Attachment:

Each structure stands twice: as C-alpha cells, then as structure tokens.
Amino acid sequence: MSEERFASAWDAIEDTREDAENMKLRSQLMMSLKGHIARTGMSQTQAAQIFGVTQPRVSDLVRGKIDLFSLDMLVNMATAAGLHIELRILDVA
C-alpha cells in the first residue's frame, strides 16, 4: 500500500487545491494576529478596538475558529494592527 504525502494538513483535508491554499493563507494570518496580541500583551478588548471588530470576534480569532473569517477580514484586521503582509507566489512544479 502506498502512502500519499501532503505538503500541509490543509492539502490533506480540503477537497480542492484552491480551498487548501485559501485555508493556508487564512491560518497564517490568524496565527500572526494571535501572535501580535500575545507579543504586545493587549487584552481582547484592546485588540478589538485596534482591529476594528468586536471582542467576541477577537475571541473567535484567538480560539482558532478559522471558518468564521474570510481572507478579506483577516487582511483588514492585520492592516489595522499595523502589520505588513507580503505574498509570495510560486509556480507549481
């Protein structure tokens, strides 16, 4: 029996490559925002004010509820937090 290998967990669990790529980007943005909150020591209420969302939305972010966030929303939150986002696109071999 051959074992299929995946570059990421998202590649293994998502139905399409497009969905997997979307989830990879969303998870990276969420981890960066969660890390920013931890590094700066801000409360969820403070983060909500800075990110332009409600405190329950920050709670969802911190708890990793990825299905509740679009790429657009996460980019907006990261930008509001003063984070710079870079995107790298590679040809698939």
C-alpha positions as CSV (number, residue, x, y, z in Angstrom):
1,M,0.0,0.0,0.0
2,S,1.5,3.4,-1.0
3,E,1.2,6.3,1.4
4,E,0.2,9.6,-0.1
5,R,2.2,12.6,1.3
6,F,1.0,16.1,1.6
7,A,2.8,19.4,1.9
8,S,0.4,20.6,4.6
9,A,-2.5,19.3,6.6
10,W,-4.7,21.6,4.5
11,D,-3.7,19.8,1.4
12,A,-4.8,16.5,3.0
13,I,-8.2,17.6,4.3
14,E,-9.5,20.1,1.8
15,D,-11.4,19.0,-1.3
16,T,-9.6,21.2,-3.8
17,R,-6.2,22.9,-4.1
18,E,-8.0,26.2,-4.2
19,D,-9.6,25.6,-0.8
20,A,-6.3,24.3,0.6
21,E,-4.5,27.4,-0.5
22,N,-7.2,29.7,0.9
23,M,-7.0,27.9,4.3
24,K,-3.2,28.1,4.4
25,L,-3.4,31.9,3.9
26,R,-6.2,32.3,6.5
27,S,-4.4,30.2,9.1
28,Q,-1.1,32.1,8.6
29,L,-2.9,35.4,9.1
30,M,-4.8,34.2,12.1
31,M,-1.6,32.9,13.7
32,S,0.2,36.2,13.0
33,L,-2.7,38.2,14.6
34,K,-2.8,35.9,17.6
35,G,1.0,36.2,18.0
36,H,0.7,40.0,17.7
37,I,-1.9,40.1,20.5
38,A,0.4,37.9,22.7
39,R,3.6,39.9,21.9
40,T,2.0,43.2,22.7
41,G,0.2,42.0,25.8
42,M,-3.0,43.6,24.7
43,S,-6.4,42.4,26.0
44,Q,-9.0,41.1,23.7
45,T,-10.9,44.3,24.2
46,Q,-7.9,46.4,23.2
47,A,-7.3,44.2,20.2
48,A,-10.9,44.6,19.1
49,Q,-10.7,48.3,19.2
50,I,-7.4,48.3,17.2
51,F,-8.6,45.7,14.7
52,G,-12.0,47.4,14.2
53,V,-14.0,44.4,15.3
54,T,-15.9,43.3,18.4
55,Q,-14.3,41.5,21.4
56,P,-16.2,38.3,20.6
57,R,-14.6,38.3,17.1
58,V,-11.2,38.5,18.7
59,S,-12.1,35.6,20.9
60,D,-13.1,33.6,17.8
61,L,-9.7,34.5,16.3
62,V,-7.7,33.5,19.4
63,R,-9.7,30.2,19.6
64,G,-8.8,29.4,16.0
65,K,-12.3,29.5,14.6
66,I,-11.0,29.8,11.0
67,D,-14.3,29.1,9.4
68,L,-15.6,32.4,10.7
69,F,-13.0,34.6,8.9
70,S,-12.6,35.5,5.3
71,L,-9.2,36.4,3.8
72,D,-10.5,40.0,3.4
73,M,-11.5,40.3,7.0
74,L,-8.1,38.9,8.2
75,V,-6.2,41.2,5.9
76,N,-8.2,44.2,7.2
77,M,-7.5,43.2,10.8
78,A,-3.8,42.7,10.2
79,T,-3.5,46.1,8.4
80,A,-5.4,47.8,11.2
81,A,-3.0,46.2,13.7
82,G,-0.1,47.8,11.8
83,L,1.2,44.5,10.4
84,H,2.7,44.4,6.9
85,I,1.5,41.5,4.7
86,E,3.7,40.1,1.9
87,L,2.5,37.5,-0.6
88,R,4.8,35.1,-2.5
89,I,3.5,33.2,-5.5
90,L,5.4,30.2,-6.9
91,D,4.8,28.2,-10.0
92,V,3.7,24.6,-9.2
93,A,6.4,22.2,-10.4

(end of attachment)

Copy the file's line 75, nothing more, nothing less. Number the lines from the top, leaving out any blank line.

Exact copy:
70,S,-12.6,35.5,5.3